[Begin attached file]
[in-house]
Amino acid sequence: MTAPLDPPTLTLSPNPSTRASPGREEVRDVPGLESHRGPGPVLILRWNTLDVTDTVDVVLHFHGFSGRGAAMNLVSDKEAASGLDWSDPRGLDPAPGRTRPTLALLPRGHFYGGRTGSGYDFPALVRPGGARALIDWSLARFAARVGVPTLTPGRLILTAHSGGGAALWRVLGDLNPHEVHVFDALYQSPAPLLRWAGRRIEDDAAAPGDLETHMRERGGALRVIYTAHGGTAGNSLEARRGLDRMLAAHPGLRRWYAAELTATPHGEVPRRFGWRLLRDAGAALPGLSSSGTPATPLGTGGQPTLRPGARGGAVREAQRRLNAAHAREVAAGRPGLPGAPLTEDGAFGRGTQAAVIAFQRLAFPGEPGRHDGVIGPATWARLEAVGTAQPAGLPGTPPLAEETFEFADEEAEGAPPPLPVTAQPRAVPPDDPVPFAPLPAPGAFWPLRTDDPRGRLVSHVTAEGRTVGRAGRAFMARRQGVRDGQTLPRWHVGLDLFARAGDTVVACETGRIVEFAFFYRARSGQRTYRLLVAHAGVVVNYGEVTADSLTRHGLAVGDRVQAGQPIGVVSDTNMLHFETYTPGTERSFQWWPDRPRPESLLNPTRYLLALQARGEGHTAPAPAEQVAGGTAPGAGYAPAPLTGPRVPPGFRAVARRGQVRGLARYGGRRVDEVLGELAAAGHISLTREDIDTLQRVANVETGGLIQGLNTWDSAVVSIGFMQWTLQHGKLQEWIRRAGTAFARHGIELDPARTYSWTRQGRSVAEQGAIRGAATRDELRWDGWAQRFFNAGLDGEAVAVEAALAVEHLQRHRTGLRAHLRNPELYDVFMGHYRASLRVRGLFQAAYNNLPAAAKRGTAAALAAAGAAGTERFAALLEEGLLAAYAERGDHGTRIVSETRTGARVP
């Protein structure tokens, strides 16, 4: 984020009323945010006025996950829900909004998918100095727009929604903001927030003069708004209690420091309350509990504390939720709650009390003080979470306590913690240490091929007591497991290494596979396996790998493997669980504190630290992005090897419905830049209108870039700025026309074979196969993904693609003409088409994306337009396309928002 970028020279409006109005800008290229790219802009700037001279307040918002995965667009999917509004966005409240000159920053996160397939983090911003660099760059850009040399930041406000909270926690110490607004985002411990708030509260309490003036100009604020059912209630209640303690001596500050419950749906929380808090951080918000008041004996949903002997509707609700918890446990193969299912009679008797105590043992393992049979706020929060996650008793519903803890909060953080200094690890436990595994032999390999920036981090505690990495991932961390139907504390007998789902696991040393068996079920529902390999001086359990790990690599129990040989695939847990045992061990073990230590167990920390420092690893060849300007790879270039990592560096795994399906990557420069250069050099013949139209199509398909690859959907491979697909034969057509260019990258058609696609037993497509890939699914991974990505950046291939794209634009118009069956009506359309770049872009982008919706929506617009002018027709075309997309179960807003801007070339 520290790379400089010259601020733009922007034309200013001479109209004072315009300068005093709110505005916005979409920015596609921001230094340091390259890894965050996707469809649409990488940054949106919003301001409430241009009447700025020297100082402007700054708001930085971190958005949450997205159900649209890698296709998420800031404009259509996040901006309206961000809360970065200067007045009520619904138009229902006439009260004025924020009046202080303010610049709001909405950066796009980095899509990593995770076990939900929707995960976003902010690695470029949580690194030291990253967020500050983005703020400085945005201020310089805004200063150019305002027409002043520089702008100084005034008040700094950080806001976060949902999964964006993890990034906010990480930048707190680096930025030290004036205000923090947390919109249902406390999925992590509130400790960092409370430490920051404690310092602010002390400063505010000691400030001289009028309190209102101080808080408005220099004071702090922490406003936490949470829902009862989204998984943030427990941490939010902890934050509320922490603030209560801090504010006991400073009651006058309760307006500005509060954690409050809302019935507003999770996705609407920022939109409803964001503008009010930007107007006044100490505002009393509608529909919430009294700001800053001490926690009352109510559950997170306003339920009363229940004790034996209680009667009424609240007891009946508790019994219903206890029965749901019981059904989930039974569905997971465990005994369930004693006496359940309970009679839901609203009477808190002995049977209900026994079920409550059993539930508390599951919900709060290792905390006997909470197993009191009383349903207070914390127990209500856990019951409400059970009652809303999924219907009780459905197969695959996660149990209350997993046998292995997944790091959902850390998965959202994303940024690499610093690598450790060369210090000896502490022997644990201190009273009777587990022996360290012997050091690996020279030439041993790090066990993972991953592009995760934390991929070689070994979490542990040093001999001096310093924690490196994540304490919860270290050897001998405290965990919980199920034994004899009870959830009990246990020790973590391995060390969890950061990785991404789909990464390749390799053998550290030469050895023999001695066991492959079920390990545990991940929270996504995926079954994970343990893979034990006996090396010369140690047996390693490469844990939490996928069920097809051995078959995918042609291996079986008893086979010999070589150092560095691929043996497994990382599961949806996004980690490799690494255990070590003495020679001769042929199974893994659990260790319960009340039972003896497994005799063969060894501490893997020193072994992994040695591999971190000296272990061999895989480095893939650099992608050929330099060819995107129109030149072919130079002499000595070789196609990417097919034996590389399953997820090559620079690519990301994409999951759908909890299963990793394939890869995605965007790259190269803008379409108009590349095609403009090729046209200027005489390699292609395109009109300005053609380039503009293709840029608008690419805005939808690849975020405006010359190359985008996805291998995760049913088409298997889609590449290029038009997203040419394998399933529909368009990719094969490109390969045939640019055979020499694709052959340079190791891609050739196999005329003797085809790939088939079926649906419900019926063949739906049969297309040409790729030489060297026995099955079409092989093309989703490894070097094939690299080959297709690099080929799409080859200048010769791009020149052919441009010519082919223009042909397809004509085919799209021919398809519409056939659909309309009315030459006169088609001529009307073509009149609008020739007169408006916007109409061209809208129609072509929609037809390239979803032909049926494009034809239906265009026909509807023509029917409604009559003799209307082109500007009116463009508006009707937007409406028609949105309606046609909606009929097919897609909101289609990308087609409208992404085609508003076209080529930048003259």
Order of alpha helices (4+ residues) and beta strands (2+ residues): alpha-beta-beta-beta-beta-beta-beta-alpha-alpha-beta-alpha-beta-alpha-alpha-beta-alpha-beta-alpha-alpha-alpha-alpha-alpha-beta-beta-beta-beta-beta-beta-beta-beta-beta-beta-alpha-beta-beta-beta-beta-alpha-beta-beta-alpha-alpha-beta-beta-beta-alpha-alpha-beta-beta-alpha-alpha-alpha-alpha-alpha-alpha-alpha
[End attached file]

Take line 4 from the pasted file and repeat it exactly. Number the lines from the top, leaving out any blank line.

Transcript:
Order of alpha helices (4+ residues) and beta strands (2+ residues): alpha-beta-beta-beta-beta-beta-beta-alpha-alpha-beta-alpha-beta-alpha-alpha-beta-alpha-beta-alpha-alpha-alpha-alpha-alpha-beta-beta-beta-beta-beta-beta-beta-beta-beta-beta-alpha-beta-beta-beta-beta-alpha-beta-beta-alpha-alpha-beta-beta-beta-alpha-alpha-beta-beta-alpha-alpha-alpha-alpha-alpha-alpha-alpha